-Welcome to the first ever Mana Pop Doctor Who recap! Brent Dahl will be taking next week’s episode, and a few others may join in on the fun, but the next 12 weeks sure do look to be an interesting time for the site, with much discussion going on.

-I’d love to know where that beautiful “hot country” Missy lures Clara out to was filmed. I do love sitting out in the sun-drenched open in a European locale, with an Espresso, just like Missy. Hopefully I hit up that country when I am on my European travels next year.

-PETER. FUCKING. CAPALDI. ON. A. TANK. WITH. AN. ELECTRIC. GUITAR. LEGATOING. THE. FUCK. OUT. OF. IT.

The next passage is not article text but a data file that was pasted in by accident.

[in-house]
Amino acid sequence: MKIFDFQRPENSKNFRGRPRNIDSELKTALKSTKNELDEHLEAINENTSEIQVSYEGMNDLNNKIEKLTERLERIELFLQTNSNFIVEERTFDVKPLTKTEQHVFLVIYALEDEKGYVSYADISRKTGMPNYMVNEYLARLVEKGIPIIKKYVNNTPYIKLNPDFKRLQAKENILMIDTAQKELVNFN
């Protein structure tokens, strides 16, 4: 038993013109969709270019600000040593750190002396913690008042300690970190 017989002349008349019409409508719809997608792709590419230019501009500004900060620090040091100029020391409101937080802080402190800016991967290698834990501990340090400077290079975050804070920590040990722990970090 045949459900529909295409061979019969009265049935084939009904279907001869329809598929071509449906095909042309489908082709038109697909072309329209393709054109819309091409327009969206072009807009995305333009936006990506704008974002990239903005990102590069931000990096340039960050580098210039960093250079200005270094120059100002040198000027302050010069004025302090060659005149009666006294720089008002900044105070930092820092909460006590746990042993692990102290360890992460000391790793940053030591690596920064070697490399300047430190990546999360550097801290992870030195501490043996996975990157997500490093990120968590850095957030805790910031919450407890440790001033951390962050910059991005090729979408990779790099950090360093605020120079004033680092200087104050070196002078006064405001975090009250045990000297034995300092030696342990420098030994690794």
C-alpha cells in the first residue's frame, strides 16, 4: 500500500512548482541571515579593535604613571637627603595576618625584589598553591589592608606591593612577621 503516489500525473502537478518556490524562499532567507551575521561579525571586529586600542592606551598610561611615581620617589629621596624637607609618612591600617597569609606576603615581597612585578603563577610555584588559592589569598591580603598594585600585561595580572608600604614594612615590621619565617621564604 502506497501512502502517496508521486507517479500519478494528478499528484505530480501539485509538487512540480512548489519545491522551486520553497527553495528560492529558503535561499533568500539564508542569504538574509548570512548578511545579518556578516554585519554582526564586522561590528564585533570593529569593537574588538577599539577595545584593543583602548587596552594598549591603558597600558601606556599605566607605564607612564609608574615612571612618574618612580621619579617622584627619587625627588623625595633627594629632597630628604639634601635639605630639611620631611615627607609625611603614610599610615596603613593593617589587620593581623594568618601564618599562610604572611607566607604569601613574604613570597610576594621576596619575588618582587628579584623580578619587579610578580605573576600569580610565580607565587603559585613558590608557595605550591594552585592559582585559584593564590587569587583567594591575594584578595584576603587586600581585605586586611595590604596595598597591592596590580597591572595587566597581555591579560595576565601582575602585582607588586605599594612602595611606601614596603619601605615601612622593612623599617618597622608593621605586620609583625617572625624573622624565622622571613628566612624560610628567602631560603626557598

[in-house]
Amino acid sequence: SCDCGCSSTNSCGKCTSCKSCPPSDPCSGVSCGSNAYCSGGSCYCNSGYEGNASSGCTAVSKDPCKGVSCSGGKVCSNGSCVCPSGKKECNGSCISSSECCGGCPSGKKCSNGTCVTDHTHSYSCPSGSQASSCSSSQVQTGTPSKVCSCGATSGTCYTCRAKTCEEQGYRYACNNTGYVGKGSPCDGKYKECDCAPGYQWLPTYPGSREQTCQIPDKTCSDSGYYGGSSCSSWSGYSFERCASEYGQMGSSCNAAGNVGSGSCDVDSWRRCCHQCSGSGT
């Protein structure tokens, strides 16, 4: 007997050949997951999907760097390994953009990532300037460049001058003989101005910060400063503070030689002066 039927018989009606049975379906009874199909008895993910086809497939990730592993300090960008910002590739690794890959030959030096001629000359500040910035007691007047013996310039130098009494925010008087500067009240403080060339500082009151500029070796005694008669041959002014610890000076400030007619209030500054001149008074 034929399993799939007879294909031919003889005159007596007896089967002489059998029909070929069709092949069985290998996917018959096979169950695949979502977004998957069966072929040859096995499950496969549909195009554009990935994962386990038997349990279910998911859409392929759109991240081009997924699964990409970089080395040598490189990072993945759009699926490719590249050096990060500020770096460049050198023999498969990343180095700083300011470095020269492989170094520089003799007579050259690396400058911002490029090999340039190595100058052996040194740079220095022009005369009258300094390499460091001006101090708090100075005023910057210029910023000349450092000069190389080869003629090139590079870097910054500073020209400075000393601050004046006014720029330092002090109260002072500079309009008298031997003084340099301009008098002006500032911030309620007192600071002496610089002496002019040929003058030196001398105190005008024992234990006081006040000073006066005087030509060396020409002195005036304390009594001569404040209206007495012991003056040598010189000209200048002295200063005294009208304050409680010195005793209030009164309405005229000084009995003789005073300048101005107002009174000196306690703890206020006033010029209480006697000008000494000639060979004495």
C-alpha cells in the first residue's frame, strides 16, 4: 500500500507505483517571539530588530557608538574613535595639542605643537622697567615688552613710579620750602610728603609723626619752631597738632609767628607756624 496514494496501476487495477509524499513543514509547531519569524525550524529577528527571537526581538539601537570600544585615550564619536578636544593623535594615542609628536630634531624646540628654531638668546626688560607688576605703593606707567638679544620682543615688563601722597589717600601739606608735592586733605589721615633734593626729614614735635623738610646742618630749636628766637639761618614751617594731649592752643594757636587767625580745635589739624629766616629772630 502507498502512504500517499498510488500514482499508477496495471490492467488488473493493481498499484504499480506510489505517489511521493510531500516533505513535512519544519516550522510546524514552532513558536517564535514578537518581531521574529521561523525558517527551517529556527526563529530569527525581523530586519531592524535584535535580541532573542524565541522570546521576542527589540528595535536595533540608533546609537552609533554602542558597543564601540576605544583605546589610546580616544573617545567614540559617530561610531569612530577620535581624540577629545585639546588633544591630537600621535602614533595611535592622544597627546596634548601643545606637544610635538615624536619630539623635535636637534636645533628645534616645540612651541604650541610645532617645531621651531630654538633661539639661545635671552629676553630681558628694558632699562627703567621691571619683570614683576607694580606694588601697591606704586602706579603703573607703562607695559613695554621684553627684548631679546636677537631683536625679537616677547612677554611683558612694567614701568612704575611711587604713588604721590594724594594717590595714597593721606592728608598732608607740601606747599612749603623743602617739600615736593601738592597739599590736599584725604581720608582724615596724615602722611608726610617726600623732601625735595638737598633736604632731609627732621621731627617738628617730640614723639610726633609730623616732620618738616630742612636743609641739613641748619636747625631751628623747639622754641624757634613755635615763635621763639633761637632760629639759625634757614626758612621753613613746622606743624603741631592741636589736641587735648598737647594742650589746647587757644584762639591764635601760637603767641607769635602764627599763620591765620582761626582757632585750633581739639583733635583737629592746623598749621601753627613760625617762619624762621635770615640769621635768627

-You don’t often hear teachers telling their kids to use Twitter in class, do you?

-“It’s still today!” (plays Wah-wah-wah-whaaaaaahhhh on the guitar). GENIUS TOUCH!

-Also, I do hope the guitar Doctor doesn’t just happen in this episode. Guitar Doctor is one of the best things to be brought to the character in ages.

-I’ll admit, the notion of the Doctor telling medieval folks to use the word “Dude” is a bit baffling.

Scott Baldwin

Scott Baldwin

Scott Baldwin likes cosplay, Doctor Who, heavy metal, Marvel Comics and Godzilla. He does not like long walks on the beach because his feet overheat quickly. He travels to europe far too much for his own good. He also regularly contributes to Sputnikmusic.